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Juan Olvera

Front-end Web Developer at adWhite, CSS junkie, JavaScript hipster and Python wannabe
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Recent Posts

What Are Alt Tags?

Rule number one for alt tags: they are not alt tags, they are alt attributes, also called alt text. A tag is an HTML element, for example, `<img src=“logo.jpg”>` and along with the alt attribute it looks like this: `<img src=“logo.jpg” alt=“adWhite’s logo”>`. 

The alt attribute helps to explain what the image is about to people who can’t see it. For example, when a visually impaired person is using a website, a screen reader can read out loud the alt attribute, giving the user context about the image.

Search engines use the alt attribute for the same purpose. That’s why some people recommend including keywords in the alt attribute. But be aware: the use of keywords that convey no context in the image in alt attributes can hurt the SEO instead of improving it. This is called keyword stuffing.

Life Without Google & Chrome

It’s been almost three years since I switched entirely to Firefox and two years since I made DuckDuckGo my default search engine in all my browsers. 

It wasn’t easy and the change happened in phases. 

I started using Google Chrome the day the beta version was released to test it. I soon became an advocate of its use. It wasn’t an easy change. My bank website didn’t work and required me to use Internet Explorer. Similar useful websites didn't work well with the new browser either. However, people started using it because it was the best out there, even better than Firefox … at the time.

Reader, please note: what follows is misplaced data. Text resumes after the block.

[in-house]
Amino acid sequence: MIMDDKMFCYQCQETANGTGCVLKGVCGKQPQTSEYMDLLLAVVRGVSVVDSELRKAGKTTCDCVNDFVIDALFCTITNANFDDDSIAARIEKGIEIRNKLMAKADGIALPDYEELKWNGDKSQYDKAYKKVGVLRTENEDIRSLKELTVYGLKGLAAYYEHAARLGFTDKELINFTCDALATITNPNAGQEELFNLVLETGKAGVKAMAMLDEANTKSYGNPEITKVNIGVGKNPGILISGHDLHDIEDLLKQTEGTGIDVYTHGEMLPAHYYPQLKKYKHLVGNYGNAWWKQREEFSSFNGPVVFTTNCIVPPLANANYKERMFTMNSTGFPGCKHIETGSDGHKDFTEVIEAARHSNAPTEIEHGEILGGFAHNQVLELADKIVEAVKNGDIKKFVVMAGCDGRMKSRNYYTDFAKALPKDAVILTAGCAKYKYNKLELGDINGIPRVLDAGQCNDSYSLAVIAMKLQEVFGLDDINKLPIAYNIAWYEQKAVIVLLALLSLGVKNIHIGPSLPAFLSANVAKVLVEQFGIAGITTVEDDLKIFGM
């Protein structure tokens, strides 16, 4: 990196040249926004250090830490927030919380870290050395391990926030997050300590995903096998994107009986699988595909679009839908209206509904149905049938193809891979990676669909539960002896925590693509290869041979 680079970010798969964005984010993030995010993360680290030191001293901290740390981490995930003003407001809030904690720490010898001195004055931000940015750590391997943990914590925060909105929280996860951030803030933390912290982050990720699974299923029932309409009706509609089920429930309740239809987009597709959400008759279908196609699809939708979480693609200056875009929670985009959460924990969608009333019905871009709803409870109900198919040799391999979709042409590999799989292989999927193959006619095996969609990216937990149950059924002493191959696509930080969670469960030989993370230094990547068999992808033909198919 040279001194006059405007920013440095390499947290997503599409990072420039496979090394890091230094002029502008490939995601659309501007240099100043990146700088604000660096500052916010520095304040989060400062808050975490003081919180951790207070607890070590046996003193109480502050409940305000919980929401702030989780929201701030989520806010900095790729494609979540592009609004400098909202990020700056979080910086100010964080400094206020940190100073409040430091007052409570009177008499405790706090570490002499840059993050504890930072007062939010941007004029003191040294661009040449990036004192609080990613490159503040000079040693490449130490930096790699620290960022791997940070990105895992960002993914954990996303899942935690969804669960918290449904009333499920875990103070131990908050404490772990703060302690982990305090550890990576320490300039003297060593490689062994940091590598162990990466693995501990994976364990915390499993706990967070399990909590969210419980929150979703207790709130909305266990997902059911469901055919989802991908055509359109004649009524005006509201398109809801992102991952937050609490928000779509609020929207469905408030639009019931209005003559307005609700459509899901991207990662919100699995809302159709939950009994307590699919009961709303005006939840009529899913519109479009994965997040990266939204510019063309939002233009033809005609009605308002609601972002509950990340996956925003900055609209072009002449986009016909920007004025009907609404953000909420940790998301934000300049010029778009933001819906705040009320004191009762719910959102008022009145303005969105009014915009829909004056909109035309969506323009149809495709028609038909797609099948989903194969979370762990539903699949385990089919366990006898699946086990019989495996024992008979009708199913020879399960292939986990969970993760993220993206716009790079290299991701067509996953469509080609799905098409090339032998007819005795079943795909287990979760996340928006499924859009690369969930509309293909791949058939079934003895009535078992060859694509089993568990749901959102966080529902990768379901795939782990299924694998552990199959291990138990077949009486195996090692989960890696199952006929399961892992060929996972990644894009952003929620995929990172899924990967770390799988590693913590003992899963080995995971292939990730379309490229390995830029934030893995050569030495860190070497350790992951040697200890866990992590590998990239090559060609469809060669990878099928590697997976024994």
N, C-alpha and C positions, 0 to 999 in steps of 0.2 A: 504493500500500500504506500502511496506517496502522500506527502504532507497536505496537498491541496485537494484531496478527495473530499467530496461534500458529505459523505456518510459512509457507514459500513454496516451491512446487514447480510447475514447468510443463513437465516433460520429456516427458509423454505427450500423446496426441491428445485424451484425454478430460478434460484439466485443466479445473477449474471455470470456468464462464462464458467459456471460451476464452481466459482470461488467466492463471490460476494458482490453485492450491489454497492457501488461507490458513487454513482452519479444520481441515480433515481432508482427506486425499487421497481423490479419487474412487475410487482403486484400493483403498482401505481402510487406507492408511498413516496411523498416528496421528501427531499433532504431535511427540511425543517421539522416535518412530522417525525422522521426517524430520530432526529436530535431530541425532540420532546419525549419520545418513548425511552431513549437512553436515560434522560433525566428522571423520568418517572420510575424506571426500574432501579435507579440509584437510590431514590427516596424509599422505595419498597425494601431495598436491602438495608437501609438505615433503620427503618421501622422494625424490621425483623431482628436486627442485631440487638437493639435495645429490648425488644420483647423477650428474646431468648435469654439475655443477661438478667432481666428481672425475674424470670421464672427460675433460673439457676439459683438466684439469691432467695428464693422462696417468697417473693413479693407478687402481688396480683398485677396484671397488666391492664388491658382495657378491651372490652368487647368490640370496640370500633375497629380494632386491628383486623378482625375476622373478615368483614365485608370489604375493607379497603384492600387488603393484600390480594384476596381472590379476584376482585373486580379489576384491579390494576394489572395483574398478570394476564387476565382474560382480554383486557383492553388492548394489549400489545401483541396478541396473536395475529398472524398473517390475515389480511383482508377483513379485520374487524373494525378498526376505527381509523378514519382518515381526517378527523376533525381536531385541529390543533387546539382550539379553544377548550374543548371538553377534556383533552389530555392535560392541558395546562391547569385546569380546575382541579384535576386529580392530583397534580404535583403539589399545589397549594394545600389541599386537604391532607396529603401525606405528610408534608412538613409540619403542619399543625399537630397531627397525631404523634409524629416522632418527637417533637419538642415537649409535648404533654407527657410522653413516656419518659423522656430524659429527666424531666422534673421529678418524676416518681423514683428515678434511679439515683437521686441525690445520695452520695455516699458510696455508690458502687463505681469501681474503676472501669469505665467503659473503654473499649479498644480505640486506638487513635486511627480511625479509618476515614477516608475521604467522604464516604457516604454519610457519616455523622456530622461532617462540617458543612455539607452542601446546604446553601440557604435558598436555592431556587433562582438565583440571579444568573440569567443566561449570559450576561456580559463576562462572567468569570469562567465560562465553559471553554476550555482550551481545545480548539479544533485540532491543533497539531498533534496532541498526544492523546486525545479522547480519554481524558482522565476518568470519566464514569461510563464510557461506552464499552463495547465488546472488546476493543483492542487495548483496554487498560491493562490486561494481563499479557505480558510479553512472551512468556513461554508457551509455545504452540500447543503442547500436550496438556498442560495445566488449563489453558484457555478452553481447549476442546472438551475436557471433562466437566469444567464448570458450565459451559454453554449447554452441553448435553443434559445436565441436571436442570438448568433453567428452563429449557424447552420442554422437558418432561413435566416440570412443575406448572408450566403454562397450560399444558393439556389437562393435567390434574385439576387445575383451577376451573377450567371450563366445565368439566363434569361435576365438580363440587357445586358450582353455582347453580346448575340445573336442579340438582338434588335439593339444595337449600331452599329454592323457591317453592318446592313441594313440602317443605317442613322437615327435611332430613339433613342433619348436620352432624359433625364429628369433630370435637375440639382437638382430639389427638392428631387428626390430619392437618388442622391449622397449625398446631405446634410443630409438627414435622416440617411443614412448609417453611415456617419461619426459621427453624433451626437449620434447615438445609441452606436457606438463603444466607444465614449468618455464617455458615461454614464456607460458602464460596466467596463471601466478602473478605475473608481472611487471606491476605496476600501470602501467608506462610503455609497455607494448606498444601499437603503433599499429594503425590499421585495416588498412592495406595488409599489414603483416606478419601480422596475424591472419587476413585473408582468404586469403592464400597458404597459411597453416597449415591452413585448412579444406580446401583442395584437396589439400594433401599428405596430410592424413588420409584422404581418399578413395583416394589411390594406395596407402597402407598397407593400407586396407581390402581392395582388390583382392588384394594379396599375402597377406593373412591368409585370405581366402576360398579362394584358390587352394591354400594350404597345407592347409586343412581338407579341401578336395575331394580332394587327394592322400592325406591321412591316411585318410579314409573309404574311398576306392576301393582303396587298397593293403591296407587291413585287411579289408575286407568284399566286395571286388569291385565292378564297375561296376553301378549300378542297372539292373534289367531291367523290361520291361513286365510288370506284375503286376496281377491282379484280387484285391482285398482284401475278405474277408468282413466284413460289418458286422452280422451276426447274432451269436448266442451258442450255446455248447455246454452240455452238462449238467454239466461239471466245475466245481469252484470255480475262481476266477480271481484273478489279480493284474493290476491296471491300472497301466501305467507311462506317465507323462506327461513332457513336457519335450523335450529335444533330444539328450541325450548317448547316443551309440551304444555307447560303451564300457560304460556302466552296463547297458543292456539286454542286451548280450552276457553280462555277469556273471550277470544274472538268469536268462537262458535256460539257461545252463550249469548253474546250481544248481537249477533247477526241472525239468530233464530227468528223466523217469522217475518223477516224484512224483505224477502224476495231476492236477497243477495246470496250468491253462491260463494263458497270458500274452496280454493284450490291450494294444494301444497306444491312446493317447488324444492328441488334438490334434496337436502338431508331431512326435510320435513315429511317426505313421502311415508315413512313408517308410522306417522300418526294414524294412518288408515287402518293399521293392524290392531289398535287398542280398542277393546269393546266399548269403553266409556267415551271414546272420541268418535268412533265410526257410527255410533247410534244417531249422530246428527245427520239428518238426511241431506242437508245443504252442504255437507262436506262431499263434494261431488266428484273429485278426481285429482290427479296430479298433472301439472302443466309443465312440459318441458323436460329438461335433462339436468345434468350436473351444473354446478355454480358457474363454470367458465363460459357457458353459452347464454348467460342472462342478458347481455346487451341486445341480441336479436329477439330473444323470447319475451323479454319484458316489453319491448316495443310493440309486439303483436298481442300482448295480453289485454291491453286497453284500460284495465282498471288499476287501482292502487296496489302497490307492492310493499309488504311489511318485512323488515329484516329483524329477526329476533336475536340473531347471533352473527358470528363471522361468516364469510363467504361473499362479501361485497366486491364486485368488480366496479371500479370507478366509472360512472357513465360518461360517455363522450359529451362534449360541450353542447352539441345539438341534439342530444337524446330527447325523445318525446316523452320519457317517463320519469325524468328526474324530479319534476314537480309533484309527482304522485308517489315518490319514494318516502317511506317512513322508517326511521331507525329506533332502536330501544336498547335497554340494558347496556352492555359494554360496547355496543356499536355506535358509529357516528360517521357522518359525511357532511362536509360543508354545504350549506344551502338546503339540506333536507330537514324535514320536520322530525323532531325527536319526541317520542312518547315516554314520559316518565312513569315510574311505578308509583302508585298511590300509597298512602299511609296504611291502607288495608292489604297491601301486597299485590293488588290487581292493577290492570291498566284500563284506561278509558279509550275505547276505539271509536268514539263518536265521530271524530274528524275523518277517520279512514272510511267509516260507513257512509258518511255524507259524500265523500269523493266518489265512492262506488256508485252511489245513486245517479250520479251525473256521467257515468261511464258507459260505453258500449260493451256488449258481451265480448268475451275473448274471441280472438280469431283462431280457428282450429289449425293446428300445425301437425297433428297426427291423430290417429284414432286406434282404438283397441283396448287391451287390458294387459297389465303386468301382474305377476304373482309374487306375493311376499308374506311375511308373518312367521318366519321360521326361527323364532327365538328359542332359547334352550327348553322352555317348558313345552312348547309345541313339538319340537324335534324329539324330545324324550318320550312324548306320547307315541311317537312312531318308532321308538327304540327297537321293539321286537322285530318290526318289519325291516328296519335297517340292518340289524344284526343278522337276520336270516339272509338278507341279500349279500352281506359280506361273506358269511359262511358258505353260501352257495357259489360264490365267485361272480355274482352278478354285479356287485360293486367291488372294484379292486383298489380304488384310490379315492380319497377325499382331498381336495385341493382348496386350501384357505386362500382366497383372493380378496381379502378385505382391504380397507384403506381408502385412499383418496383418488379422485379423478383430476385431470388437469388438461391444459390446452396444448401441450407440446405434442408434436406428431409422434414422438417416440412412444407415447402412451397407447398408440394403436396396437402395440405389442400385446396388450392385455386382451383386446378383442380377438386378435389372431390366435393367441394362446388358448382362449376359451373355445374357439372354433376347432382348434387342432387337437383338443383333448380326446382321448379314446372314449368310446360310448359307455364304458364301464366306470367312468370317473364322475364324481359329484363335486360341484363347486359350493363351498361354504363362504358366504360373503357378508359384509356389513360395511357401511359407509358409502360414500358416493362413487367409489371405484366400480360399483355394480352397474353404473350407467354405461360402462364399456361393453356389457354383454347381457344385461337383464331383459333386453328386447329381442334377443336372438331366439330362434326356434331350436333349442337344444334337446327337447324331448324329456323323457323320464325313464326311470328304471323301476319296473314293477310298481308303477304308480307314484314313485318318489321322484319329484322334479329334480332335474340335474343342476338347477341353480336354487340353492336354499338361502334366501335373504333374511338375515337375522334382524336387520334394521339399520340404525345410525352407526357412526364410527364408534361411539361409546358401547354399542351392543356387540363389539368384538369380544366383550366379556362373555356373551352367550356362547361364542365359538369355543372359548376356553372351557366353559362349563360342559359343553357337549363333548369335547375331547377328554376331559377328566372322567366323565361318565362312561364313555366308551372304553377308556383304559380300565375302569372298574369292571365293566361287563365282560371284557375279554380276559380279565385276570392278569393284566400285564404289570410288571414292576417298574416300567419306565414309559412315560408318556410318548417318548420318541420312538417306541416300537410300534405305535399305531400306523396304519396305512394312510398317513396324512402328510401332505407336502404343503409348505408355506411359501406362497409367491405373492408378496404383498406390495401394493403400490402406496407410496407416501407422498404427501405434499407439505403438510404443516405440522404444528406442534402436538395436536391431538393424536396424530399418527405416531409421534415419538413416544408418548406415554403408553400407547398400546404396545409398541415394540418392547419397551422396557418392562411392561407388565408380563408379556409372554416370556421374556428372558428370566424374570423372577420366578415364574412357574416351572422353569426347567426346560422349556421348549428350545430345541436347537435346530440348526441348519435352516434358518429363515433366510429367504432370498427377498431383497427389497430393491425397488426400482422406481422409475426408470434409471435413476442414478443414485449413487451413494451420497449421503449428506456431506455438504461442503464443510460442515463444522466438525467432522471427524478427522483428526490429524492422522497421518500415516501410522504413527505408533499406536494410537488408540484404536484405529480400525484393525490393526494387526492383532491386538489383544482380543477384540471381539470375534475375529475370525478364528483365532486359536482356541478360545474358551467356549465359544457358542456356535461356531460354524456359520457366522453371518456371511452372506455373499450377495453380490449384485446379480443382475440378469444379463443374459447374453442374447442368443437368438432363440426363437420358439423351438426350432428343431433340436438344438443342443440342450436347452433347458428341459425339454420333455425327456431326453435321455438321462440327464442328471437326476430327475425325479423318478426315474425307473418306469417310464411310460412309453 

However, in recent years with the increase of privacy awareness, and knowing how Google interconnects all products and shares personal data, I decided to look for an alternative. I didn't think I needed a complete replacement but something that could let me switch over if I wanted to.

Even though I know people find it a fair trade to give their data in exchange for the benefits that Google provides with their services (Gmail, Google Maps, Google Analytics), I prefer to keep my private life private.

3 Main Types of Websites: Which is Right for You?

The web we see on our screens will be always rendered the same way, with HTML, CSS and JavaScript. Even when we use different languages in the back-end like PHP, Node or Python, everything renders into the same HTML, CSS, JavaScript combo.

But with the modernization of these tools there are new ways to create websites. The most popular methods to build websites are:

  • Static websites. The same as always, writing HTML, CSS and JavaScript using a text editor.

  • CMS. A prebuilt set of tools that helps us to write, structure and present the content the way we want with less technical knowledge.

  • Site builders. This is a tool for people who can’t code. Users can drag and drop components and create a basic layout in hours, sometimes even minutes.

Website links and buttons: what’s the difference?

One of the more often misused elements of the web is, ironically, the foundation of the web itself.

When we create web products, we want to make them easy for everybody to use. At the same time, we want to draw the user’s attention so they can act on something that could benefit the owner of the website. For example, we might style a link like a button to grab more attention and redirect the user to a landing page after clicking it.

Often the means we use to accomplish such actions diminish the results of the original goal.

Our favorite Mac (macOS) Productivity Tools

As a developer at adWhite, I spend a lot of time working on my Mac and it's hard not to start making a mental list of things I'd like to improve on that would make my daily tasks go smoother and more efficiently. Operating systems do a great job to provide basic tools for computer shortcuts and streamlining basic tasks, but as your needs grow, you need more specialized tools.